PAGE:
Foot Locker Inc. continues its dominion over athletic footwear-and-apparel retail.
On Friday, the New-York based company reported a solid fourth quarter with growth in sales and profit, driven by footwear. 2015 was also the company’s sixth consecutive year of double-digit earnings growth.
Net income, for the fourth quarter ended Jan. 30, 2015, totaled $158 million, or $1.14 per diluted share, an 8 percent gain over the comparable quarter’s net income of $146 million, or $1.01 per diluted share. It was a beat over Wall Street’s estimates for EPS of $1.12.
Q4 revenue increased 5 percent, to $2 billion, from the comparable quarter’s revenue of $1.9 billion. The sales results were in line with Wall Street’s forecast.
Foot Locker’s total comp gains for Q4 totaled 7.9 percent.
“In a pattern that has developed in recent years, we achieved sales gains in all regions, channels and [across both] genders in most banners and product categories. We believe this broad-based consistent performance reflects the leadership position we have developed as a company across our merchant and operations teams — not to mention our equally talented support functions,” Foot Locker President and CEO Dick Johnson said during the firm’s conference call.
Johnson also noted that the company had shown particular strength in 2015 in non-basketball categories such as running, where it delivered mid-teen comparable sales growth and double-digit sales gains in every region.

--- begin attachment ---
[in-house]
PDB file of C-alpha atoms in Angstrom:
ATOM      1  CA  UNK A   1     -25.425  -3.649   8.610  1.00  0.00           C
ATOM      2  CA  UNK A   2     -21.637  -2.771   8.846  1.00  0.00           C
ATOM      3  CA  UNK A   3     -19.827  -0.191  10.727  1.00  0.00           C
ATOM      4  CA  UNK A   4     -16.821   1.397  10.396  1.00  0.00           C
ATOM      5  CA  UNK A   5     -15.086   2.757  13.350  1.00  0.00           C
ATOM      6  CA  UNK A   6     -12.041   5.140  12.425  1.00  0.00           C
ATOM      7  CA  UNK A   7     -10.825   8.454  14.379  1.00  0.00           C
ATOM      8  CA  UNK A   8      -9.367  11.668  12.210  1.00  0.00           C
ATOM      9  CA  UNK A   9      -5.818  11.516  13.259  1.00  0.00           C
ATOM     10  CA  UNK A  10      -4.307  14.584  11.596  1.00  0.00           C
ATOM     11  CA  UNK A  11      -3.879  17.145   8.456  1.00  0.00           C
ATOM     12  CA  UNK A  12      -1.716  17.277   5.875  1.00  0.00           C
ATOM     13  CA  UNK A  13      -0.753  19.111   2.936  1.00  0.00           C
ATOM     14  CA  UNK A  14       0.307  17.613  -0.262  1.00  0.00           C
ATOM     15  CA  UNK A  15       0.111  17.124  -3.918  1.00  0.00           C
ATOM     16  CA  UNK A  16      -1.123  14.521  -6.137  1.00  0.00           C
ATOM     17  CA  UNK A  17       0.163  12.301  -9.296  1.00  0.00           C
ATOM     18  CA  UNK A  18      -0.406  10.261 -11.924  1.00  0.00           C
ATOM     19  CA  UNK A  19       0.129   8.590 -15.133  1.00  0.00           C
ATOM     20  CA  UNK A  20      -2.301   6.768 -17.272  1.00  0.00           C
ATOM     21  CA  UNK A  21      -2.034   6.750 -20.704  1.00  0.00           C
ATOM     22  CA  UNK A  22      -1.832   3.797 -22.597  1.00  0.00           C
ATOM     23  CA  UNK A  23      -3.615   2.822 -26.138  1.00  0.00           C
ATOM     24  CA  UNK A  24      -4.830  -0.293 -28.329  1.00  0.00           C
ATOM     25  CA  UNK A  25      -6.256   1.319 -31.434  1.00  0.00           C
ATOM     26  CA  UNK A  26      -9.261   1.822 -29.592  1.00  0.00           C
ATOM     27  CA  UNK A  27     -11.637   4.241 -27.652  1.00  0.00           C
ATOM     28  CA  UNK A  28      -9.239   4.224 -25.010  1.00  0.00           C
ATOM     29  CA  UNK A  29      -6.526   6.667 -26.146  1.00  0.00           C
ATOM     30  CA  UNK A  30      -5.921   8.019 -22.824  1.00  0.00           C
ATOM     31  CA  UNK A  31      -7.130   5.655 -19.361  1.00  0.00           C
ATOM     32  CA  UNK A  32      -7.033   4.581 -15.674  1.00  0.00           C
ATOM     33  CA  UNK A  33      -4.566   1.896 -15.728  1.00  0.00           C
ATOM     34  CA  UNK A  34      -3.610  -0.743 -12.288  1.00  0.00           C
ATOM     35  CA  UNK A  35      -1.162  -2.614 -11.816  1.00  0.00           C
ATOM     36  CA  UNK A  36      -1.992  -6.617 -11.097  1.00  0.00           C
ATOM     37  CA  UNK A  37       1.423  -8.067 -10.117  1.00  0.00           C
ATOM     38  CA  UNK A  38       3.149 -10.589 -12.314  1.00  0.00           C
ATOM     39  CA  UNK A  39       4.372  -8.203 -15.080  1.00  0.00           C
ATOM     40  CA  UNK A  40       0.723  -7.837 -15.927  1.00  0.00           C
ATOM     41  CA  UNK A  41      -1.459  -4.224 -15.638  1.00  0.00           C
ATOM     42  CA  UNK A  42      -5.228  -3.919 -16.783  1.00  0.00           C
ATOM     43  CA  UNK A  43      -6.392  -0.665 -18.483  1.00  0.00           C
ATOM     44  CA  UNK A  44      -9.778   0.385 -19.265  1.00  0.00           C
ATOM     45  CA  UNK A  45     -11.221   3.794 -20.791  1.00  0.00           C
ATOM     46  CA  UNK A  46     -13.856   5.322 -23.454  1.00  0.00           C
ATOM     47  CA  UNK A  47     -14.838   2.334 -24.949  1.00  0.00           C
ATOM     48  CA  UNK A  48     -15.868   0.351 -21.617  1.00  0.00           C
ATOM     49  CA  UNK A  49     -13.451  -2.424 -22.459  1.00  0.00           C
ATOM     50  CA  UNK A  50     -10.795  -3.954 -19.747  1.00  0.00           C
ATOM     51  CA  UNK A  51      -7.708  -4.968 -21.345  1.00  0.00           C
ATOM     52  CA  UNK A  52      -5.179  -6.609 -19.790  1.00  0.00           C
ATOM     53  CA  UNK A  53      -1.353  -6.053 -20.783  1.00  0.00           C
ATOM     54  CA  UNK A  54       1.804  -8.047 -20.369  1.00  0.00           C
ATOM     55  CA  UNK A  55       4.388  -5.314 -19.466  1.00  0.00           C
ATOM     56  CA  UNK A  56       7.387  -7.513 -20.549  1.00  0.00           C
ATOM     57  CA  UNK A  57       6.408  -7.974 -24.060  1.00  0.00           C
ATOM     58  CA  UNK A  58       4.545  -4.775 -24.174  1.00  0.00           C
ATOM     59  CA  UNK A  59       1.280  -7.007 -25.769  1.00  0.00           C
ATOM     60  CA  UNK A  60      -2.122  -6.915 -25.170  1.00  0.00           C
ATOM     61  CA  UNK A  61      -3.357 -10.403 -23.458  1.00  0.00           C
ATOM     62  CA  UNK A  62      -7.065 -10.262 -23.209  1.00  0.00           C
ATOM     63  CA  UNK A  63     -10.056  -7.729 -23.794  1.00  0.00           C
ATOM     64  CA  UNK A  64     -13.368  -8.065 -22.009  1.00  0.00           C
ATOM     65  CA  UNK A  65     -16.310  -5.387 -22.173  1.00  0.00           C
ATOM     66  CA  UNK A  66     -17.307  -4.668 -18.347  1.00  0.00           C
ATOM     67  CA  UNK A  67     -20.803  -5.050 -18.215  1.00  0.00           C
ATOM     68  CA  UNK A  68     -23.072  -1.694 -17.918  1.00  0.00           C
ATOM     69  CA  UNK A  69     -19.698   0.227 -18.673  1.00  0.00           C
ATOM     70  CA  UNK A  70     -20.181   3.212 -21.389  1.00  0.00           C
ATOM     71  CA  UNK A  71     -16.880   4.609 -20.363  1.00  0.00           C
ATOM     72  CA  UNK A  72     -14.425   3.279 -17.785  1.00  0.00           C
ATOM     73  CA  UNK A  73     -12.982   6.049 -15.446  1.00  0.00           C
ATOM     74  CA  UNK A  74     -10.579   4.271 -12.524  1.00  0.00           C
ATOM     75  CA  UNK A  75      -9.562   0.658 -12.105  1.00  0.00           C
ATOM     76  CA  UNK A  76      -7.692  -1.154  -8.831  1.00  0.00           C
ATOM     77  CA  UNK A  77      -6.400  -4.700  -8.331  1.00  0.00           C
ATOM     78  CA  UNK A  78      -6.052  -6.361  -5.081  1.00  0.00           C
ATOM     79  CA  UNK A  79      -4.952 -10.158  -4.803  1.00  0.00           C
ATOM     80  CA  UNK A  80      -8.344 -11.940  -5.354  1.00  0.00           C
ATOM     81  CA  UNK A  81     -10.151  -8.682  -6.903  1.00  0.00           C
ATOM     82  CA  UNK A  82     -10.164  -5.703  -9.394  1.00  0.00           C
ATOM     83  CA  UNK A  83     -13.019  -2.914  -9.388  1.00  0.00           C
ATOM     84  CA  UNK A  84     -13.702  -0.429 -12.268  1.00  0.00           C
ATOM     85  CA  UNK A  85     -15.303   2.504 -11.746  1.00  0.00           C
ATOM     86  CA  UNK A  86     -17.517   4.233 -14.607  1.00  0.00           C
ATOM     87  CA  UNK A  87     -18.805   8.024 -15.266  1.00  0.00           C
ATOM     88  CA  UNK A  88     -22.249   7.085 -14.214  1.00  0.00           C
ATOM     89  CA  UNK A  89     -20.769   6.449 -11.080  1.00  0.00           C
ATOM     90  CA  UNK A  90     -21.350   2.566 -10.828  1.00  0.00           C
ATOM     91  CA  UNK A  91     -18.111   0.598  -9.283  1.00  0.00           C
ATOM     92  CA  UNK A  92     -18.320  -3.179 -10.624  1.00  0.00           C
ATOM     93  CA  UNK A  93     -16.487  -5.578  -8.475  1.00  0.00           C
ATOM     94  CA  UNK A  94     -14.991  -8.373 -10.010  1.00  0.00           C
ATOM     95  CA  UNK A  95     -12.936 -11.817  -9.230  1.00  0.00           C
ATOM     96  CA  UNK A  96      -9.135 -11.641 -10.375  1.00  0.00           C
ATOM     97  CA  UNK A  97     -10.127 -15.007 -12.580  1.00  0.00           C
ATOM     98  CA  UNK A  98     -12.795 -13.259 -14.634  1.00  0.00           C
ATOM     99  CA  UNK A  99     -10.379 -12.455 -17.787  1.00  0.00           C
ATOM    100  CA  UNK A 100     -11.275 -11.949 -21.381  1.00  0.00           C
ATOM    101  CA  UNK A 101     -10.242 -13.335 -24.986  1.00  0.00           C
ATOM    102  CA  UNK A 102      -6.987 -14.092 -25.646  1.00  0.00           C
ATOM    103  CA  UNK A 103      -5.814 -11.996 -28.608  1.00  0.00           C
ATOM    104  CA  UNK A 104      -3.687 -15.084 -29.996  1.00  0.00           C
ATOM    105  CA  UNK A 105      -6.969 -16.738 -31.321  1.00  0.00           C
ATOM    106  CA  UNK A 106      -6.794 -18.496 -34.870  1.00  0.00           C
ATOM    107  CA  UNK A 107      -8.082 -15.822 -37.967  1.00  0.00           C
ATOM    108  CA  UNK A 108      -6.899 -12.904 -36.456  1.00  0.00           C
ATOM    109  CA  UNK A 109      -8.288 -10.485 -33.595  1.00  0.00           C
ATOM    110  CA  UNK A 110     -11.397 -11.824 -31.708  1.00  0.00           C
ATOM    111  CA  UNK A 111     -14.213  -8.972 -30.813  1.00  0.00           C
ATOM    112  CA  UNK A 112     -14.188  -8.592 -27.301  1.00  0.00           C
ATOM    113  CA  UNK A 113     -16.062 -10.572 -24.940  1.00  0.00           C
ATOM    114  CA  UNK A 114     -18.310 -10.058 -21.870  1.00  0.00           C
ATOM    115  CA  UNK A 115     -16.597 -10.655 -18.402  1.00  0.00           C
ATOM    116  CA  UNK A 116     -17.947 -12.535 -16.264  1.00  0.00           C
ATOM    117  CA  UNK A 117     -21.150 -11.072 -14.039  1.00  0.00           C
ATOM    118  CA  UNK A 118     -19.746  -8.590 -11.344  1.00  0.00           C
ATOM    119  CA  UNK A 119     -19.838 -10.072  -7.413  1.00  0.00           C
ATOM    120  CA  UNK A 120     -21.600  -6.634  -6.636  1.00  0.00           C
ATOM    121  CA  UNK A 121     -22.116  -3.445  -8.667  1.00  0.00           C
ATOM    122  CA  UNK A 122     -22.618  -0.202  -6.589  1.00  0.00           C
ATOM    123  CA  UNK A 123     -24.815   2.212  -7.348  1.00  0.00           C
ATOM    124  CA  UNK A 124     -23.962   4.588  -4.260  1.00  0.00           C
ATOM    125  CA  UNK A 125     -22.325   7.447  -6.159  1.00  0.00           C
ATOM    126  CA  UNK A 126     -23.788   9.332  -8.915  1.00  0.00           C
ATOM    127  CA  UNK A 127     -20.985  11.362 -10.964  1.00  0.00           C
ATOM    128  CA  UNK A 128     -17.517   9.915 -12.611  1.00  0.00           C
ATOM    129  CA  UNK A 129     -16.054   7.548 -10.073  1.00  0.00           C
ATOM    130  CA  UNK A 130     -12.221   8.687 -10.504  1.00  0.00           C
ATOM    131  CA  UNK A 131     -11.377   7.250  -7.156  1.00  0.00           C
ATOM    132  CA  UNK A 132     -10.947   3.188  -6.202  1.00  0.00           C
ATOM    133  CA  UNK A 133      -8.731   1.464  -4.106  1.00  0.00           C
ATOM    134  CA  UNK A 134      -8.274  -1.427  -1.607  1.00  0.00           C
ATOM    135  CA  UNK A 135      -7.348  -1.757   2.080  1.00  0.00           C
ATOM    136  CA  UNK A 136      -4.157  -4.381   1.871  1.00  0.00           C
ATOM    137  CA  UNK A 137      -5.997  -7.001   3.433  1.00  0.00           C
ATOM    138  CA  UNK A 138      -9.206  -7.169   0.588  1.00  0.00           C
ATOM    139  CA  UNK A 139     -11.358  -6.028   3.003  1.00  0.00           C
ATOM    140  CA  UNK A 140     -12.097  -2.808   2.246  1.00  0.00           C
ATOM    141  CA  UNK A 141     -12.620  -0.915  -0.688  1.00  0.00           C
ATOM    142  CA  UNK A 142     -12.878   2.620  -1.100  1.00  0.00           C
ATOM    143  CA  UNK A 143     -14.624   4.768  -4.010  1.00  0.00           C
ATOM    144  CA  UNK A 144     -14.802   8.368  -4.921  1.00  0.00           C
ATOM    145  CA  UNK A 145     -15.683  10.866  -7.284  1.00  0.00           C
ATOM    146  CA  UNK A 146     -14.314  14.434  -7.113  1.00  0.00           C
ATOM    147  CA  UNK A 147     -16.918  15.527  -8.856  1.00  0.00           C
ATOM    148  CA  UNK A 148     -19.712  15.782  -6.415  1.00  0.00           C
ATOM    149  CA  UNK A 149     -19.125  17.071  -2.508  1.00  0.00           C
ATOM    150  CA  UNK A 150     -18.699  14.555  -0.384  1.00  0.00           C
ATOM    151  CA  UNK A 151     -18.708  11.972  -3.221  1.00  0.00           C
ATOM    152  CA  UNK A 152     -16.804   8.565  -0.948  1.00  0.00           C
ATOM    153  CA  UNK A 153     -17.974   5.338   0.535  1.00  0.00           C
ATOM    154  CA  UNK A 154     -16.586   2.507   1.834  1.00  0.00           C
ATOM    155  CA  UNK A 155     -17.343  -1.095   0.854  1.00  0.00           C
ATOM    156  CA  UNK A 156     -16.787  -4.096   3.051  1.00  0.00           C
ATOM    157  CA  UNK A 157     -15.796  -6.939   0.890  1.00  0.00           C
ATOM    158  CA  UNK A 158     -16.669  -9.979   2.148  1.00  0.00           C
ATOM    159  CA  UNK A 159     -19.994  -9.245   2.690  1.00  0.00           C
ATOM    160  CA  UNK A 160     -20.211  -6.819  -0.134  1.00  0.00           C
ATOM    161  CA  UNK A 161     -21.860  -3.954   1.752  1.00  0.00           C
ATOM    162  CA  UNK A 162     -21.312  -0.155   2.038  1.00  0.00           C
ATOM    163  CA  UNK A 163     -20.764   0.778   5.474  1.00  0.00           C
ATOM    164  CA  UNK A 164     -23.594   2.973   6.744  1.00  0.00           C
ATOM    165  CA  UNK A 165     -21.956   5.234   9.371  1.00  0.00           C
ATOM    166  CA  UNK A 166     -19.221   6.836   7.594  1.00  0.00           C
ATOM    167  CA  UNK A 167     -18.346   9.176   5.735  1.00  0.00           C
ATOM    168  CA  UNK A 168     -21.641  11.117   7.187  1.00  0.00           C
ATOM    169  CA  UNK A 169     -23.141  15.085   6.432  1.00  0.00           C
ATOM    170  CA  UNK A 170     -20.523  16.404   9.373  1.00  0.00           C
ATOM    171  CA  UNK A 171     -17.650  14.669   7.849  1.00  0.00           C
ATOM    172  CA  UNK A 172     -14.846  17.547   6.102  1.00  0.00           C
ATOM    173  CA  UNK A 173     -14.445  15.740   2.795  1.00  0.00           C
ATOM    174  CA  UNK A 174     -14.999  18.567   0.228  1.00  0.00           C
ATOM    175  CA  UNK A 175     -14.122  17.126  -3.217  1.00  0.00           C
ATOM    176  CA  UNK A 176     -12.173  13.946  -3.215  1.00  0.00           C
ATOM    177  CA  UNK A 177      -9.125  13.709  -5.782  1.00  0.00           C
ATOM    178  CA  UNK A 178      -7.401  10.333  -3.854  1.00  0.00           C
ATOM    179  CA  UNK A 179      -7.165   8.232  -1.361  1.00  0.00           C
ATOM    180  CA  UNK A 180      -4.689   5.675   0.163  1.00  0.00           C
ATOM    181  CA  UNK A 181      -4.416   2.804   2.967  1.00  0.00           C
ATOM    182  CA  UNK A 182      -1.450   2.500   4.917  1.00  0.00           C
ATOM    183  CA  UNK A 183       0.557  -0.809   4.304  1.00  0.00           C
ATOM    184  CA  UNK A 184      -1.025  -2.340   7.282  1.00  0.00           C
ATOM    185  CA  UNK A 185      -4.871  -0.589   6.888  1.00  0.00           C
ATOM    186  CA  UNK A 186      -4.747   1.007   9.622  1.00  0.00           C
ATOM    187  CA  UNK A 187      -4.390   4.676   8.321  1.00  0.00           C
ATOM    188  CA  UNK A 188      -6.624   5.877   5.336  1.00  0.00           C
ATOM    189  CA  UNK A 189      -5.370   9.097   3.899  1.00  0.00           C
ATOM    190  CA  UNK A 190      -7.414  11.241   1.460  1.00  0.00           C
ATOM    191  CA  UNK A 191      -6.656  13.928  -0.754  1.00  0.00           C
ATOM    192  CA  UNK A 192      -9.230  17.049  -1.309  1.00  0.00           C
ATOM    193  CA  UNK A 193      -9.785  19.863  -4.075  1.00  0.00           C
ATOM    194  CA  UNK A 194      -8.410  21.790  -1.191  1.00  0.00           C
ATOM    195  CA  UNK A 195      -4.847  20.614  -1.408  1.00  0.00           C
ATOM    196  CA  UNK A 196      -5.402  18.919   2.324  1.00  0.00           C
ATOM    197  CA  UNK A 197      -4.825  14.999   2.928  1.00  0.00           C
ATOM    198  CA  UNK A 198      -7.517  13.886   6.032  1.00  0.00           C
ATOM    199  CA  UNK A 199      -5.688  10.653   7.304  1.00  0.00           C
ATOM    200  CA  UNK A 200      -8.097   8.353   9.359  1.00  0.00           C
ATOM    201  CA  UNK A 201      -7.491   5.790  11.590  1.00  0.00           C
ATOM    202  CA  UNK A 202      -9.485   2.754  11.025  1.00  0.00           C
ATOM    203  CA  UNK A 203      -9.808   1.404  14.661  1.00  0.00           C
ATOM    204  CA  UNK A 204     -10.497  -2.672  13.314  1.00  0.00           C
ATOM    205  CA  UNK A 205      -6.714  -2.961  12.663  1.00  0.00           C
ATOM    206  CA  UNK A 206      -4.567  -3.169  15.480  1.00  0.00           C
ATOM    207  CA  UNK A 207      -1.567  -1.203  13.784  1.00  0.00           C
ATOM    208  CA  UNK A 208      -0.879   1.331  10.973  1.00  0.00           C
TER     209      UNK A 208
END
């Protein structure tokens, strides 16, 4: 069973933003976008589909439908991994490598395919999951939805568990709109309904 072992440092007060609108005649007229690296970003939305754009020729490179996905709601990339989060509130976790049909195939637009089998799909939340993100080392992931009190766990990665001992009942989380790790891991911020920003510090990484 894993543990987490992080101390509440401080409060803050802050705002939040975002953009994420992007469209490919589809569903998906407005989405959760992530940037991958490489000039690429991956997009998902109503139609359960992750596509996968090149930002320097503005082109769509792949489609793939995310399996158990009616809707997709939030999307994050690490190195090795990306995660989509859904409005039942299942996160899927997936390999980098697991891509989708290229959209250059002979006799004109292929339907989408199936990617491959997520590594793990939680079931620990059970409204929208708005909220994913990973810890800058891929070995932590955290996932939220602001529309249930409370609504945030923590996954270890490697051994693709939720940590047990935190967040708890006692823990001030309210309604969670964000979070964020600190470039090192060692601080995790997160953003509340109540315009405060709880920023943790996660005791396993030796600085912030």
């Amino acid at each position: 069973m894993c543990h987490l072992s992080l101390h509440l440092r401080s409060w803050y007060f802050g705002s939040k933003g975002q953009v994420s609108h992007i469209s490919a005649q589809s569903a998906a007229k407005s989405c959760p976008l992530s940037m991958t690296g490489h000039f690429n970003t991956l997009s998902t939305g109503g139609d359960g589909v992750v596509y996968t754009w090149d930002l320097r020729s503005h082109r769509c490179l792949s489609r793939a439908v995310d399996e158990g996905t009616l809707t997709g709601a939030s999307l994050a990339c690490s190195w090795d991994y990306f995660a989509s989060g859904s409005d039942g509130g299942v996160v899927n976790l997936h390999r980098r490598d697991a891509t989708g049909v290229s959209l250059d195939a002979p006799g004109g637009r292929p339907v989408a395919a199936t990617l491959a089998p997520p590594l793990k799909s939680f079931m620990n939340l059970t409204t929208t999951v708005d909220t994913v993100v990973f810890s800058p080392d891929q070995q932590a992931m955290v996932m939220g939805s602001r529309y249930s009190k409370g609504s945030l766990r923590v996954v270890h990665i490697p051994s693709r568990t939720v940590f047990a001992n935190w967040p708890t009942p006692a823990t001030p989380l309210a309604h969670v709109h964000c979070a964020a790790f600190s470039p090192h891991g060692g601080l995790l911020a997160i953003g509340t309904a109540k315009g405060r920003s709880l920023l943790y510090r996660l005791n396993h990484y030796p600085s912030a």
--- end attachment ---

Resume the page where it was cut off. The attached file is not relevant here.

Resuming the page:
For fiscal year 2015, Foot Locker reported net income of $541 million, or $3.84 per share, compared to net income of $520 million, or $3.56 per share, in 2014. Total sales increased 3.6 percent to $7.4 billion, compared with sales of $7.1 billion in 2014. Comparable-store sales increased 8.5 percent in 2015.
“We recorded many all-time best performances for our company in 2015, including reaching an adjusted earnings before interest and taxes rate of 12.8 percent,” Foot Locker EVP and CFO Lauren Peters said in a release. “We remain focused on productivity, boosting our return on invested capital to 15.8 percent and our sales per gross square foot to $504.”
According to Peters (during the conference call), the company expects a mid-single digit comparable sales gain and a double-digit percentage EPS increase in 2016. Peters added that the company’s relocation of its New York headquarters to another nearby building will add about $4 million to Foot Locker’s 2016 expenses, due to the company having to pay rent at both locations.
In addition to opening 90 stores this year, Foot Locker plans to close about 100 doors. The store closures will be concentrated in Lady Foot Locker and Foot Locker in the U.S.